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'Kajillionaire' Is A Cautionary Tale of the Great American Grift

September 24, 2020
4 min read time

Miranda July’s long-anticipated new film Kajillionaire opens on a shot of her main characters (a family of Los Angeles grifters) standing in front of a downtown Los Angeles Post Office. At the time July conceived the movie, the USPS was not in danger of being dismantled by the government that created it, but now looking at the stark shot of both hopelessness and hope in front of the backdrop of a great American institution, it feels as though the film could be a comment on the greater grift America is currently experiencing. 

July’s Kajillionaire is more succinctly a commentary on a very dysfunctional family. One that subsists on small-time cons and petty crimes, and lacks any form of physical connectedness or praise among them. They are a family by birth and marriage only, loosely dependent on each other for survival, but void of physical love. This most deeply affects the family’s only daughter, Old Dolio, played by an unrecognizable Evan Rachel Wood. While July has an embarrassment of casting riches in this piece, the movie is Wood’s showcase, bringing a captivating humanity to a broken-hearted Old Dolio, whose only chance to portray excellence so far in life has been in the world of petty crime.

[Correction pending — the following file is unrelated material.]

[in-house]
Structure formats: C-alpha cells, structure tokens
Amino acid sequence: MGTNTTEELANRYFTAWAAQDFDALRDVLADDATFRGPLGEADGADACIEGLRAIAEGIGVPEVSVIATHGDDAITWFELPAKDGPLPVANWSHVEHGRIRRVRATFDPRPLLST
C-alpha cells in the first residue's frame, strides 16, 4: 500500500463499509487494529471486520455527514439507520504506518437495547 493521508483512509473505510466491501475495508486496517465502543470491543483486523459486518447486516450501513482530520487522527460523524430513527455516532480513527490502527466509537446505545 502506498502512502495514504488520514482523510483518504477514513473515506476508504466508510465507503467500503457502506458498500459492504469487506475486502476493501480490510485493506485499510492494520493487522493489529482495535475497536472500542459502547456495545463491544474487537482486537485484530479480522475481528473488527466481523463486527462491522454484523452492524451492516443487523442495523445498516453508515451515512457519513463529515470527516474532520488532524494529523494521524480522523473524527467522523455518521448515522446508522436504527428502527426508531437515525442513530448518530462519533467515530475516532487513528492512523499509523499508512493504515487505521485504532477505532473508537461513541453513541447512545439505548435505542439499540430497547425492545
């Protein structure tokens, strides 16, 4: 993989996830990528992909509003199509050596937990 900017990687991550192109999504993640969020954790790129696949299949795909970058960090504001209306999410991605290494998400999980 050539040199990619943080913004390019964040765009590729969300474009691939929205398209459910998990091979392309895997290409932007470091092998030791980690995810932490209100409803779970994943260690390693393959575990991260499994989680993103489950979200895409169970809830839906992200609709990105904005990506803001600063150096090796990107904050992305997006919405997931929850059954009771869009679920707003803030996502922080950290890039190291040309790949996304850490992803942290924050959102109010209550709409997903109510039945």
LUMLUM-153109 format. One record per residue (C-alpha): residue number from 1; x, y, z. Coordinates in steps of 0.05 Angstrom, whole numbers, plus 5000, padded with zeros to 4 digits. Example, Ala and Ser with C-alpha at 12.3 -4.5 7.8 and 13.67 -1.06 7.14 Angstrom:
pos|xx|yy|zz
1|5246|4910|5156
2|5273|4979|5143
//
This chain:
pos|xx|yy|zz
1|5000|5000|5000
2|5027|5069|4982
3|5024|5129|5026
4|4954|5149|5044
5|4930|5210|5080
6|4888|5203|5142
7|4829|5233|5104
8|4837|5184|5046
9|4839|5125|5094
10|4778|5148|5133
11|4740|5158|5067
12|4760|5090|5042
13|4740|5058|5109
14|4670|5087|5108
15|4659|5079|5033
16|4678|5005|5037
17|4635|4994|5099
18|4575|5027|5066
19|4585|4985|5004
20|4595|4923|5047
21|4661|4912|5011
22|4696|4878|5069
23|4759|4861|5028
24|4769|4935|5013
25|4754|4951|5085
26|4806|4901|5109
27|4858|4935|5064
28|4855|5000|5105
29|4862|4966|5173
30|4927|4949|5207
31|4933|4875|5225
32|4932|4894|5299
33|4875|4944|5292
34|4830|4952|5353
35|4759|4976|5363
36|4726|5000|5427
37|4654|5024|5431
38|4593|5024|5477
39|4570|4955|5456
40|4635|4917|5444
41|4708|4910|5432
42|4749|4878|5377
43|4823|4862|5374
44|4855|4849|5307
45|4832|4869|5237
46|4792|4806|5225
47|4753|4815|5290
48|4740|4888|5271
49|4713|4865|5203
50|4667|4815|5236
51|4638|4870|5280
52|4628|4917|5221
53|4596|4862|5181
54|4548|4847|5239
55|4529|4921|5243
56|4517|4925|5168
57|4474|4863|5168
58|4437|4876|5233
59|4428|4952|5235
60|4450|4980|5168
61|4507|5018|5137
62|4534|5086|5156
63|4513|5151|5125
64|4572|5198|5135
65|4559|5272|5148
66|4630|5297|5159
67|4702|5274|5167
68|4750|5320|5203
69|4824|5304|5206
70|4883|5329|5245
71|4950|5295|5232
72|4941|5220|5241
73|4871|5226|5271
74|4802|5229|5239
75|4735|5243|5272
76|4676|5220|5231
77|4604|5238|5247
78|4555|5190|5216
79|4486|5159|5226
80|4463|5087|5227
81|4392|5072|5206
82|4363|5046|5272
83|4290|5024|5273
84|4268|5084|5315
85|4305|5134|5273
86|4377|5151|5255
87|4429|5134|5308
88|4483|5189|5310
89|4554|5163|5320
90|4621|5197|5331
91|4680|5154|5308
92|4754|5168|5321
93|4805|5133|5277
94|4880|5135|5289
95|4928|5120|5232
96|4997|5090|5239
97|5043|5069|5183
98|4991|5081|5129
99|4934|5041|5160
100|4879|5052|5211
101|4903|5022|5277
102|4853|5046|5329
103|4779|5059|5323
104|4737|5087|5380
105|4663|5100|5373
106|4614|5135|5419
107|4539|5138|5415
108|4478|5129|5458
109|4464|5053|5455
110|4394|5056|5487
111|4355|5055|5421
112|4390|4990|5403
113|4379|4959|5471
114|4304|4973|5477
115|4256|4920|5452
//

It’s hard not to project the current state of the world onto this strange, barely functioning family. They could indeed be a metaphor for the American dream, broken before it ever truly had a chance to hit its full stride. This is a family haunted by loneliness, a group that has fallen through the cracks, a trio that all at once sticks out like a sore thumb, but has also been forgotten by society at large. The group gets by living in an office space next to a factory that constantly seeps bubbles into their living space. What makes you root for these people is while most would see a disaster of a living situation, they see an opportunity. The barely habitable quarters allow them to run a grift for free and discounted rent, and in an anti-capitalist world of their own rules, that’s fine by them. 

What will also break the heart is the overwhelming loneliness that seeps into their existence on the fringes of society. These three are a reminder that when you have very little, the only person you have room to look out for is yourself (even if you claim to split everything three ways, as Old Dolio’s parents have done since her childhood). 

July says the family unit is not always what we expect. “This was the first movie I’ve written as both a mother and a daughter, and I was looking at the loneliness within families and the inherent betrayal built into the family structure.”